Guest Post: To Fix Healthcare, Let 100 Solutions Bloom

Tyler Durden's picture

Submitted by Charles Hugh-Smith of OfTwoMinds blog,

There is no one solution to something as complex and costly as healthcare; the solution is to let 100 solutions blossom and compete openly for citizens' money and trust.

I have addressed the systemic ills of U.S. healthcare, a.k.a. sickcare, for many years, most recently in ObamaCare: The Neutron Bomb That Will Decimate Employment (February 22, 2013). Over the years, I have presented a number of options to the present unsustainable, fraud-ridden, costs-twice-as-much-per-person-as-other-nations system that ObamaCare leaves intact:

The "Impossible" Healthcare Solution: Go Back to Cash (July 29, 2009)

Healthcare: A Large-Scale Solution (January 4, 2011)

A Sustainable National Healthcare System: Prevention Only (August 20, 2012)

How to Cut America's Healthcare Spending by 50% (August 21, 2012)

Nobody likes any of the practical solutions because everyone wants unlimited care and unlimited choice. Expectations in a system where the government can just borrow another $1+ trillion to pay the bills are high, and the feedback from reality, i.e. price, has been eliminated in the cartel/fiefdom system that is sickcare.

Everyone talks about "reform," but real reform is impossible in a bought-and-paid-for "democracy" like ours: Why Reform Won't Work (February 7, 2013).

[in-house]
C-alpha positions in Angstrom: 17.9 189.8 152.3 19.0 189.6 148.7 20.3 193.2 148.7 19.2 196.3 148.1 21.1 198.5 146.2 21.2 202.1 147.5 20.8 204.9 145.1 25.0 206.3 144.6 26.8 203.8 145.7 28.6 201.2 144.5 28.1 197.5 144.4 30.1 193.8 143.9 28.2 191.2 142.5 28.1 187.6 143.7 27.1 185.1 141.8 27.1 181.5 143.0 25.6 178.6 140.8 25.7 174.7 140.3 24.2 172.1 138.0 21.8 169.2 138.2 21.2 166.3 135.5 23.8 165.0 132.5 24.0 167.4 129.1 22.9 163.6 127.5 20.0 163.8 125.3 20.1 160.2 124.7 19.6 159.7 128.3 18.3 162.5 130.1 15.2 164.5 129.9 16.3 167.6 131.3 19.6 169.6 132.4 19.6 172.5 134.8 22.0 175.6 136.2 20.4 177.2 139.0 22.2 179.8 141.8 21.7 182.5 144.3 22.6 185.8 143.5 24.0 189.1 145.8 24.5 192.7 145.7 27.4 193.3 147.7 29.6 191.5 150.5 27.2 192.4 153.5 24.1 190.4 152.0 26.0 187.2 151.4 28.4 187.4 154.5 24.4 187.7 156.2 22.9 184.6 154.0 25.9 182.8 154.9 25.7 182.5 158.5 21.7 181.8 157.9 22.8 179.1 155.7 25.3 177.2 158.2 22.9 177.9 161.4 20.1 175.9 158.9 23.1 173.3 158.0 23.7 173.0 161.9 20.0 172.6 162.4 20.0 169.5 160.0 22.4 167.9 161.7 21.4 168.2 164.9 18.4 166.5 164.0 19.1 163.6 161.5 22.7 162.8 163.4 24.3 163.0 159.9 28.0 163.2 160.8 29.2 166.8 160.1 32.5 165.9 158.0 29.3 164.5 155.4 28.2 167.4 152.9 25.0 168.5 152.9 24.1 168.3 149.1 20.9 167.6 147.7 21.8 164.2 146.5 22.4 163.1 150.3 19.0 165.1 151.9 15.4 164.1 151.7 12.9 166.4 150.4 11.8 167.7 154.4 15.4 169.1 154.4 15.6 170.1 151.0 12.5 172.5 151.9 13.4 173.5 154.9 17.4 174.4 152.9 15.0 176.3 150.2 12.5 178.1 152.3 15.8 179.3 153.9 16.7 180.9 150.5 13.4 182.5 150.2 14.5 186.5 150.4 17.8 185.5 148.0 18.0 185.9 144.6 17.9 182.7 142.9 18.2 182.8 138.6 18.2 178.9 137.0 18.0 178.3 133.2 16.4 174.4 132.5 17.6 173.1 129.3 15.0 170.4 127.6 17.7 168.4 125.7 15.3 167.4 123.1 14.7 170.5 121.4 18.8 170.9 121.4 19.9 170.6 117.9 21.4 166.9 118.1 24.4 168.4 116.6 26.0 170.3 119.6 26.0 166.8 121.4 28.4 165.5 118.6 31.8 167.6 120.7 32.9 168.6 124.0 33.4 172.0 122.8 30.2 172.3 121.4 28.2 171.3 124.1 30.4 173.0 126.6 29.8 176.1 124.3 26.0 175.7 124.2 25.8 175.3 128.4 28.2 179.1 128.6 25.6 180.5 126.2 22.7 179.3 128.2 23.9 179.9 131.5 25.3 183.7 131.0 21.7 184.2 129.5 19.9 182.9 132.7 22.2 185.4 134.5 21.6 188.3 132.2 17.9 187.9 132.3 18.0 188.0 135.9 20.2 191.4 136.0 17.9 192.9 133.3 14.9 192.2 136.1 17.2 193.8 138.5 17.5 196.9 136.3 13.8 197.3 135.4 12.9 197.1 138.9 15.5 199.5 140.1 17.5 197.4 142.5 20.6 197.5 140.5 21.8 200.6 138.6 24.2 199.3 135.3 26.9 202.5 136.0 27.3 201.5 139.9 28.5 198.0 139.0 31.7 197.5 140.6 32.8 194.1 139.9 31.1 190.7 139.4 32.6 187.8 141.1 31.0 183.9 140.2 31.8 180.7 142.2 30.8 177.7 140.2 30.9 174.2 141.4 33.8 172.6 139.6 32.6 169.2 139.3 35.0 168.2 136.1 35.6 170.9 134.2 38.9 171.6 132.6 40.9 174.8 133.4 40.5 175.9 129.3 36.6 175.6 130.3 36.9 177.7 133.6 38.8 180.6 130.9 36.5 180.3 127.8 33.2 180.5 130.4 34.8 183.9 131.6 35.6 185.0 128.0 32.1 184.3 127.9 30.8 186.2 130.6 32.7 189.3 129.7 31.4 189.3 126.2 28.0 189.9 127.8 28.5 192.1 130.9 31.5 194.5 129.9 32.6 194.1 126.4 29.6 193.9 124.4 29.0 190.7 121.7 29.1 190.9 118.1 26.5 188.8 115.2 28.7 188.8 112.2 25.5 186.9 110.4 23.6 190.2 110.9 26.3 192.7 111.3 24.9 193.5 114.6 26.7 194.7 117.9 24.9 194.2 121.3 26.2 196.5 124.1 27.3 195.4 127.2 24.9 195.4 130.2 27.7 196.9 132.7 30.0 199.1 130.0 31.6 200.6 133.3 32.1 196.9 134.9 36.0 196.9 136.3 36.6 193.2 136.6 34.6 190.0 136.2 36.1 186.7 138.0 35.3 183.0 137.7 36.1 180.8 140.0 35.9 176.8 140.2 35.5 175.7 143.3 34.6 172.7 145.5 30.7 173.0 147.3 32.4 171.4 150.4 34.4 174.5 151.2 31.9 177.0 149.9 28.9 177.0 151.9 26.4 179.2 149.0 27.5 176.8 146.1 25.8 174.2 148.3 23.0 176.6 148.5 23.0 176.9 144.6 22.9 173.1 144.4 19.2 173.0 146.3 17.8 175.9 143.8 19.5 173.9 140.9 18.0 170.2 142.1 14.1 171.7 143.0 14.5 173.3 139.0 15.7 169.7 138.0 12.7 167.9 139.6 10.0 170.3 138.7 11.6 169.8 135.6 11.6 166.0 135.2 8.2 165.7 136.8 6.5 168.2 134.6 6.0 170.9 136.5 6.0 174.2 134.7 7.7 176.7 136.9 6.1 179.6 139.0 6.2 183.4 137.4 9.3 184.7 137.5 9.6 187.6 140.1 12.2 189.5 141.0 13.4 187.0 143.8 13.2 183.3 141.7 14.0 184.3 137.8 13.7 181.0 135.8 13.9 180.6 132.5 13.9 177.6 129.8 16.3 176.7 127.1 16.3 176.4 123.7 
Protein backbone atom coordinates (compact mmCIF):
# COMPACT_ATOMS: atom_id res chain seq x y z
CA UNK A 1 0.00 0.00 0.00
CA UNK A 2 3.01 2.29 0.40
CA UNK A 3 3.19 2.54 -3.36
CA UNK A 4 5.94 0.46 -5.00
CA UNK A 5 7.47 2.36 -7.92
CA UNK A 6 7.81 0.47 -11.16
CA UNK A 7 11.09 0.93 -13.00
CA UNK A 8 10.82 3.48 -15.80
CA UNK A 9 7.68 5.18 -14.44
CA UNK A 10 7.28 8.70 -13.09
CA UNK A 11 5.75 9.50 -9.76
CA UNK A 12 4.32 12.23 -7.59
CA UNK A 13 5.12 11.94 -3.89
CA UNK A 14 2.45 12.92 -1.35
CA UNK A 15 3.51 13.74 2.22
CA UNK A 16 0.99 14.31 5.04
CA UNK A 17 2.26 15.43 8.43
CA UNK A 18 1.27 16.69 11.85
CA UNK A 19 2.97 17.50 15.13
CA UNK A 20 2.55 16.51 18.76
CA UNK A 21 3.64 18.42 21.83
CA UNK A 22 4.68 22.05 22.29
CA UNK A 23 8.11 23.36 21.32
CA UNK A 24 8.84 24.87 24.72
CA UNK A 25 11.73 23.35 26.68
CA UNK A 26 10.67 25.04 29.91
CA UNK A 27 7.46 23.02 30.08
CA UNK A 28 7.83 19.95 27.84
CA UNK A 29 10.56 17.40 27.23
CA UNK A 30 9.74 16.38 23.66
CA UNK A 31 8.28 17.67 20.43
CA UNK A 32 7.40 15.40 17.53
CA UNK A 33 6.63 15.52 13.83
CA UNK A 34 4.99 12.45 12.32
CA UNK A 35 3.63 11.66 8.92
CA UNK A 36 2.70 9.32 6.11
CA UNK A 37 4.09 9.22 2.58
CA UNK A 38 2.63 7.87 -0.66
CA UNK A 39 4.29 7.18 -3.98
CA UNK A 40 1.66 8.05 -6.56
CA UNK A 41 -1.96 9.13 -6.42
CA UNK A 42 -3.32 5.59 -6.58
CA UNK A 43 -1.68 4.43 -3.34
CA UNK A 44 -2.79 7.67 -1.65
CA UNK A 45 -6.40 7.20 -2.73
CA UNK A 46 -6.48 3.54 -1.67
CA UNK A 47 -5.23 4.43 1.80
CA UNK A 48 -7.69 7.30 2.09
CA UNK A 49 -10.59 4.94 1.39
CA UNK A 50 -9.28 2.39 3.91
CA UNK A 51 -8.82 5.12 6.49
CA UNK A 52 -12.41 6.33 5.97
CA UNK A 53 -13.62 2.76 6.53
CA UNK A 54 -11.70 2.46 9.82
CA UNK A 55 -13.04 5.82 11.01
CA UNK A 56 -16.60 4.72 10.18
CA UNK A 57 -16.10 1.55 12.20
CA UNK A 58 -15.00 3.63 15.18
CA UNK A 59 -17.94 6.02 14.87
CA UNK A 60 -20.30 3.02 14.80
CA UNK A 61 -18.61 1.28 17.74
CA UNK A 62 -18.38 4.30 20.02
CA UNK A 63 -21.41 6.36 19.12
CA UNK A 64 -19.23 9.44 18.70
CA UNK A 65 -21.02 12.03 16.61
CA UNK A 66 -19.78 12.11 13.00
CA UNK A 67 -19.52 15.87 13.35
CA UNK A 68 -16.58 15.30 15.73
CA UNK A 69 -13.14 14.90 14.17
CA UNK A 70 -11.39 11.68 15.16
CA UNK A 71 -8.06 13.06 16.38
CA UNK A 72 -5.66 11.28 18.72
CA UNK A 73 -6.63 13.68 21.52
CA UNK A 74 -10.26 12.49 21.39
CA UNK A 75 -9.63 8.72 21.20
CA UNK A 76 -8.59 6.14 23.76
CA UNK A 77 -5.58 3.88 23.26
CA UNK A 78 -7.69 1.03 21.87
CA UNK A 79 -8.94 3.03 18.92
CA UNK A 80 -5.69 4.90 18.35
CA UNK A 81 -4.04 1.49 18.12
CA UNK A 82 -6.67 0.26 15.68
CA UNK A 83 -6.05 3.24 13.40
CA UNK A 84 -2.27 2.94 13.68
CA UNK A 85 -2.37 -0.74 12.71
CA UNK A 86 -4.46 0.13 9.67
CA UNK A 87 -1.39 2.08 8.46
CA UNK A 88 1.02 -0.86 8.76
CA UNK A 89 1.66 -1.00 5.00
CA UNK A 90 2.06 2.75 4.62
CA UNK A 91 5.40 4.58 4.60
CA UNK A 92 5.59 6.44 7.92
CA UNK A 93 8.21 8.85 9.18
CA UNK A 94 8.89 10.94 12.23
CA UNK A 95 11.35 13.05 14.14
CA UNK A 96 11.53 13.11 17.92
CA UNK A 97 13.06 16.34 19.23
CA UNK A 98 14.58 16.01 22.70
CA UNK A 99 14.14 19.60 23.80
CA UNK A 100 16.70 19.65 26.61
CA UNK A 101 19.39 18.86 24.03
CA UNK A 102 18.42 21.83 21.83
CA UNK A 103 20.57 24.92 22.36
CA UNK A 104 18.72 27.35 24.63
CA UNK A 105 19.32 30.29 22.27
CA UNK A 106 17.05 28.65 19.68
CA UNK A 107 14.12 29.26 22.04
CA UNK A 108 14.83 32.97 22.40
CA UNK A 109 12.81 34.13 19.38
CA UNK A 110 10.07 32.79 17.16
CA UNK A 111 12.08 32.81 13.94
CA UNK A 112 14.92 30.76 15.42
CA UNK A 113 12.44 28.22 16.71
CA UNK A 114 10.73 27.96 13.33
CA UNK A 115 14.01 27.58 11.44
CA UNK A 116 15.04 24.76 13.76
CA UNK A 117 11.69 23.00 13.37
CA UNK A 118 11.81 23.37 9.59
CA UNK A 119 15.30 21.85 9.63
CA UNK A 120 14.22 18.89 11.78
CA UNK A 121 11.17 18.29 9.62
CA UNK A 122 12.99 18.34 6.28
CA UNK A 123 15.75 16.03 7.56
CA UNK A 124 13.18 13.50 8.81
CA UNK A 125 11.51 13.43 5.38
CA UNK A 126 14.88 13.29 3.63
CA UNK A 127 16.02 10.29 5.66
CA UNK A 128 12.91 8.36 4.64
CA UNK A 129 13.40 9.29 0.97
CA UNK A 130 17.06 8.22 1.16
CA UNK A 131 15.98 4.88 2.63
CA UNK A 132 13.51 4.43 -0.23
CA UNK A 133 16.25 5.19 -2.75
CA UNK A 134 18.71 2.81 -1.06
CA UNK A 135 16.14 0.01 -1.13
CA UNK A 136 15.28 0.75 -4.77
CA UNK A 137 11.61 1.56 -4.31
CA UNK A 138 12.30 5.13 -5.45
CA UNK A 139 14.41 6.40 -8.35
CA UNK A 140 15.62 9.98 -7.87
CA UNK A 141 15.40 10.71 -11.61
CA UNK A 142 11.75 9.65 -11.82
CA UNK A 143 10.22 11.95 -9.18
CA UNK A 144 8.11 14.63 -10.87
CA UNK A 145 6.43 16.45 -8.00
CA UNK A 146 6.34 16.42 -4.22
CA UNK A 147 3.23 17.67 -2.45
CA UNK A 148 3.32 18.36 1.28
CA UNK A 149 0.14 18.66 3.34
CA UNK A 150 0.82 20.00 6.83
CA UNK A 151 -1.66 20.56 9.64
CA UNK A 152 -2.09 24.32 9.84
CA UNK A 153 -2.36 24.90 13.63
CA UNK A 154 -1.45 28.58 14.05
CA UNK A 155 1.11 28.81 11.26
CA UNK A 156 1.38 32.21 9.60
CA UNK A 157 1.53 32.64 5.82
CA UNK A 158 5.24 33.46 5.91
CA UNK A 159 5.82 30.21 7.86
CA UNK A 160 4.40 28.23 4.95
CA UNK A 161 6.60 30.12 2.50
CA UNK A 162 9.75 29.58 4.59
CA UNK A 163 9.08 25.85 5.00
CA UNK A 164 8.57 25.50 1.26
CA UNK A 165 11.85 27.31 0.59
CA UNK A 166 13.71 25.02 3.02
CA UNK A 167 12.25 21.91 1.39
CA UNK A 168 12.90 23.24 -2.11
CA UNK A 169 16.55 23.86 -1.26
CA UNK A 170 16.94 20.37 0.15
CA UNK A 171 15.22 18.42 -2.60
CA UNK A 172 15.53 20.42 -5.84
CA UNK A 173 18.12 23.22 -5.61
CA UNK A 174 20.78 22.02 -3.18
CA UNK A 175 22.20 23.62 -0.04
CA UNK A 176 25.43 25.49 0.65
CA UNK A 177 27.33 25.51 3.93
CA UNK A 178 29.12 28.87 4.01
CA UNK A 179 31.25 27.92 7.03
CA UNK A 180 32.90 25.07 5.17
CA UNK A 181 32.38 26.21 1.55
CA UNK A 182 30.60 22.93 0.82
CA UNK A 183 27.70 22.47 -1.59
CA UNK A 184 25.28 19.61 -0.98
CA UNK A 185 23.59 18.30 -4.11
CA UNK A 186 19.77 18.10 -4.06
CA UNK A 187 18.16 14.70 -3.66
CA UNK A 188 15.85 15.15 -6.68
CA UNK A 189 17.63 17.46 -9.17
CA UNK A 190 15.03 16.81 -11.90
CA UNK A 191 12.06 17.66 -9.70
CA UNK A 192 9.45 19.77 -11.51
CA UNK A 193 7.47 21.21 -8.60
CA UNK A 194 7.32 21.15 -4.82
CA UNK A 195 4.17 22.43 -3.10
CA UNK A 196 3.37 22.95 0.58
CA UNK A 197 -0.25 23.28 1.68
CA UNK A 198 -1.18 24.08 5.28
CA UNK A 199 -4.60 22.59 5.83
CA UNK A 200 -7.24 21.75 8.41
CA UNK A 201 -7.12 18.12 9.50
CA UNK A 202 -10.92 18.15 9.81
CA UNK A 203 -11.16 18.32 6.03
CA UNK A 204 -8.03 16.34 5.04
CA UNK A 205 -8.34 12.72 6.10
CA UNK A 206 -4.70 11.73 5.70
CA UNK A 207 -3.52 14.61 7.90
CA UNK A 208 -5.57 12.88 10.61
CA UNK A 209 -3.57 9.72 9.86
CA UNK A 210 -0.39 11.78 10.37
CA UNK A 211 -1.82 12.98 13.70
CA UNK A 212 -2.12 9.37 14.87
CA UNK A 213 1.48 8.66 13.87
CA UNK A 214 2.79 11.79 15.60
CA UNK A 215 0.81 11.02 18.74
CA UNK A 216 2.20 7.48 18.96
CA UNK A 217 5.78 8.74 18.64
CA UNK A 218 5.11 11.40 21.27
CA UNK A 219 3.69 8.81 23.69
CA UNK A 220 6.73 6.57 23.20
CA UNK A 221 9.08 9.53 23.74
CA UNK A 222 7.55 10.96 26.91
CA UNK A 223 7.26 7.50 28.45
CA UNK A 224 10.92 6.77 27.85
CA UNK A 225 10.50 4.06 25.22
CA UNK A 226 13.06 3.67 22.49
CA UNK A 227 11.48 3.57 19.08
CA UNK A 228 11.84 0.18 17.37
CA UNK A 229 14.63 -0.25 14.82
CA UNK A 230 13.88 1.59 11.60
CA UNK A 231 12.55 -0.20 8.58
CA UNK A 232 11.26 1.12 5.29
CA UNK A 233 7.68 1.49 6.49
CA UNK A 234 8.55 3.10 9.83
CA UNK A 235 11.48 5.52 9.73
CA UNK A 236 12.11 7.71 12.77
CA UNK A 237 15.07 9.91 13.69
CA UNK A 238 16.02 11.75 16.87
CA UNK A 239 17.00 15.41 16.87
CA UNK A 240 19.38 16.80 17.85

Even more profoundly, the Central State and ObamaCare are the wrong unit size to provide healthcare that is transparently priced, accountable to the consumer, adaptable and decentralized.

What If ObamaCare, Too Big To Fail Banks and the State Are All the Wrong Sized Unit? (February 25, 2013)


We are so brainwashed by centralized models of authority ruled by the State that few can even imagine a system where the solution is not one centralized monstrosity ruled by a political/financial Aristocracy but a competing profusion of opt-in, transparent solutions.

Rather than have a single system, we need dozens of choices.

If there is a political desire for a national prevention-only system of clinics, then fine, let the State offer this, but with two stipulations:

1. It is voluntary/opt-in; nobody need participate if they choose not to

2. there is a cash co-pay for every service, medication, test. etc. Nothing is free, because nothing is free. What is presented as free is abused and squandered.

If a national superstore chain opens clinics that accept only cash, great. If employers want to offer healthcare insurance, fine; if they don't, that's also fine.

If some insurance companies want to offer medical insurance, fine. The only requirement is that the fees and coverage must be transparent enough and clear enough to fit on one piece of paper.

Every service offered by either the State or a private insurer or provider must be transparently priced on the web.

If the Central State does offer healthcare of any sort, it cannot be open-ended, because the funding is not open-ended. It must be strictly limited, either in what is offered or in the sum of money that can be spent on any citizen/patient.